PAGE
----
California passed Prop. 2, the Prevention of Farm Animal Cruelty Act, that is set to radically change how farm animals are treated in the state and possibly throughout the country. Click here to find out all about it. This is a issue that is very close to my heart. Too bad that it had to be dampened by the shameful passage of of Prop. 8. (Thanks California, for taking one step forward and one giant step back.)

Sunday, November 2, 2008

Deconstructed chicken soup


Another attempt to make myself feel better:

LEMON AND OLIVE CHICKEN BAKE

Ingredients


6 skin-on, bone-in chicken breasts
2 lemons
1 can chicken broth
2 tbsp chopped fresh thyme leaves or 1 tsp dried thyme leaves
Optional
1/2 cup (125 mL) whole black or green or spiced olives, unpitted
feta cheese

Instructions

Preheat oven to 400˚.

Place chicken, skin-side up, in a 9x13-inch (3-L) baking dish. Slice lemons into quarters and discard visible seeds. Scatter lemons and olives in between chicken breasts. Pour broth overtop. Sprinkle with thyme. Cover dish tightly with foil.

Bake in centre of oven for 30 min. Then remove foil and baste chicken with pan juices. Return to oven and bake, uncovered and basting occasionally with pan juices, until chicken is springy when pressed and skin is crispy and golden, about 30 min.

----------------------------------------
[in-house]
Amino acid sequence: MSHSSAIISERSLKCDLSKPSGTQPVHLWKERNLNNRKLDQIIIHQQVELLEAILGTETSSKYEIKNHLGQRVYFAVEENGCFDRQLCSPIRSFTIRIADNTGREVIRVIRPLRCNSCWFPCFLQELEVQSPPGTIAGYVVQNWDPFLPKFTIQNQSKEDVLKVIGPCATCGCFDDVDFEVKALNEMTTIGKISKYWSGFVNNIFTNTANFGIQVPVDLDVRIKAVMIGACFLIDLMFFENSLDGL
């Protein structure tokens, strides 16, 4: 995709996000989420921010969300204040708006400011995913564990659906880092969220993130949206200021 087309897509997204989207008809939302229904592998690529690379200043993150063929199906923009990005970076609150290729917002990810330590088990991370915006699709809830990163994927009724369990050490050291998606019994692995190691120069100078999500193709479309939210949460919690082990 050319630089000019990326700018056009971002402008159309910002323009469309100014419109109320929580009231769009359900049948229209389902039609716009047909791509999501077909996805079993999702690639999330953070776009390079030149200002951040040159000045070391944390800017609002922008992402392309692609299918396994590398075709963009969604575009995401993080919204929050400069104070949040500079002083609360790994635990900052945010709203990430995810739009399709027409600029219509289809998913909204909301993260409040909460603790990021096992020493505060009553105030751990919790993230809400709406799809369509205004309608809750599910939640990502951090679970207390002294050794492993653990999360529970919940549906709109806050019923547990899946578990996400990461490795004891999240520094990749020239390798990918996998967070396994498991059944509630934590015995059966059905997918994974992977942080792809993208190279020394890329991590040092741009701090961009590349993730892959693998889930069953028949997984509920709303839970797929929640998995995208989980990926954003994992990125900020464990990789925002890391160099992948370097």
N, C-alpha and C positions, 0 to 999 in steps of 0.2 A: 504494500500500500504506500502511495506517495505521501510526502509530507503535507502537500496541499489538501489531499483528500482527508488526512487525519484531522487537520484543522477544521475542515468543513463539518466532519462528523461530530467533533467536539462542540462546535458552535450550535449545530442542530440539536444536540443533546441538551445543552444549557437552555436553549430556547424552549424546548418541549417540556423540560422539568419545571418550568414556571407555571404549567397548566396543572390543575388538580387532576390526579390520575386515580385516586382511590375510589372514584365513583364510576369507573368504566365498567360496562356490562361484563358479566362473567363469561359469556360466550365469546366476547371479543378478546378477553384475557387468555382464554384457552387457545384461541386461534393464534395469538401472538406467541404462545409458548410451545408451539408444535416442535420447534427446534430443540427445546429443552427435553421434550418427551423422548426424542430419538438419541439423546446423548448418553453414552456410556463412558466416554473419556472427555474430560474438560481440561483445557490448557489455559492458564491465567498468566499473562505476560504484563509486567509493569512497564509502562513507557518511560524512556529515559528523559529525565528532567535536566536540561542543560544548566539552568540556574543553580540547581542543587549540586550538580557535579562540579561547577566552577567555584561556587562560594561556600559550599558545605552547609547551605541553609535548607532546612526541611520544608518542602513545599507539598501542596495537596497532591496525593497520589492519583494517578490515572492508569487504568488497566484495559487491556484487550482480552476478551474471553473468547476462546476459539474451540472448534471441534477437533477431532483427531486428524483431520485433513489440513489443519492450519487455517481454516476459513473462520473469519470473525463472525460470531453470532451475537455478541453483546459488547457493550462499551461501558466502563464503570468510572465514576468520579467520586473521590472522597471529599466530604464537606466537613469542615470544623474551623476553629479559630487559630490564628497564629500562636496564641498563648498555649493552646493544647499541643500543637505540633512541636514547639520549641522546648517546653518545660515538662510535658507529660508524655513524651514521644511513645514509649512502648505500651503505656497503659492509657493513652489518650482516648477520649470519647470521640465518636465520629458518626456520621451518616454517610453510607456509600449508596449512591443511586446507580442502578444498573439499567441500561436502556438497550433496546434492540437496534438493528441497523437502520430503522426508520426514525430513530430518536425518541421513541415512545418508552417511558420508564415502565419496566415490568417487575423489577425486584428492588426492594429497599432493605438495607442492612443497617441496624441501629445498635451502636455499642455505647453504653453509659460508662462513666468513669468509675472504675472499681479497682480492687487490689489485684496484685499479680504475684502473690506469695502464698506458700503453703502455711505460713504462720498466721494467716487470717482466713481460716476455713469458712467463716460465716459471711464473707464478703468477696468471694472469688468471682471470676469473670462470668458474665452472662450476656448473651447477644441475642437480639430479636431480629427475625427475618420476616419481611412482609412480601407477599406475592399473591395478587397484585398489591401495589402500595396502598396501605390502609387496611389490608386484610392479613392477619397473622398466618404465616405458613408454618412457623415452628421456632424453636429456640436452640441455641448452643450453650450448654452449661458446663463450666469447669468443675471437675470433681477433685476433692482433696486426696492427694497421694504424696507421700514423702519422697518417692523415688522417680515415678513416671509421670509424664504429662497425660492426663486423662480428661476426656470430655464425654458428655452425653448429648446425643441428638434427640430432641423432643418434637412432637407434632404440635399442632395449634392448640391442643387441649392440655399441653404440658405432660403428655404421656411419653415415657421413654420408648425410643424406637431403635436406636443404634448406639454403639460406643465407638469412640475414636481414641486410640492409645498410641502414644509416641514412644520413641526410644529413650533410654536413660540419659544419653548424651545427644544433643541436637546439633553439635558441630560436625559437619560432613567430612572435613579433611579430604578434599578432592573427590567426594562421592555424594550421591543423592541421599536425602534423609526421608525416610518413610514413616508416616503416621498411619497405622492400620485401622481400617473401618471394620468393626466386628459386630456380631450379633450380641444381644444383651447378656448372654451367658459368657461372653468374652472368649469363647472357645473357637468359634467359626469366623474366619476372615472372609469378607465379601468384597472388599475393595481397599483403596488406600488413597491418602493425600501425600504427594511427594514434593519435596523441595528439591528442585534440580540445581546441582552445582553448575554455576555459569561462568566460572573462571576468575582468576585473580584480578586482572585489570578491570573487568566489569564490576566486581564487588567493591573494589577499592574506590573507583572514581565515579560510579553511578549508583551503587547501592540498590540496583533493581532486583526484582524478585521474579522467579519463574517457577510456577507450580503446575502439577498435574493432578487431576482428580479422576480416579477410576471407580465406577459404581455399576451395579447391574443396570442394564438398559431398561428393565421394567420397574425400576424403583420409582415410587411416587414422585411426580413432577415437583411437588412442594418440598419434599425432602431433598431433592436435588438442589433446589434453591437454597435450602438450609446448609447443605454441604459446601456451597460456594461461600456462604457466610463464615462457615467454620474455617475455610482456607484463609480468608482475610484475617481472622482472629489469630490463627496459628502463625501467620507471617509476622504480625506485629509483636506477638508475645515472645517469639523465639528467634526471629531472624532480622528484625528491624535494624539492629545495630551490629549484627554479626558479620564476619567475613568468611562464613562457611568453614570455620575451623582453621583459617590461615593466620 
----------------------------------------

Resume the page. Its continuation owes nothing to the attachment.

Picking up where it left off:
Serve over egg noodles and top with crumbled feta cheese, if desired.


Best,

kh

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Will nothing make me feel better?!


A drive in the country.

I have been ridiculously sick since Tuesday, and I can find nothing to make me feel better. I was even driven to eat a Big Mac, believing that the special sauce might have some magical curative power. (It doesn't, it's basically just tartar sauce, which means that it isn't even "special.") In a last ditch effort yesterday I decided that Shawn and I should visit Jean Albert's in Hallville, Ontario, after reading a review of the new American-style soul food restaurant in a local magazine.

Many soul food staples are part of my cooking repertoire, namely cornmeal breads and sides, mac n' cheese, and all manner of pork. Interestingly, there are a lot of similarities between soul food and French Canadian home cooking — food I grew up with — so, there's also a kinship there.

Jean Albert's is way out in the country, but I didn't mind because the car was comfortable, the weather, beautiful, and the trip saved me from being a complete shut-in. The food was great (you must order the lemonade), however, my selection of side — mac n' cheese — was not available!!

Ugh! When will this nightmare end?!

I guess I'll just have to go back; not only for the mac n' cheese, but to try the chili cheese fries and maybe some peach cobbler.

Will post a recipe when I'm feeling better...

Best,

kh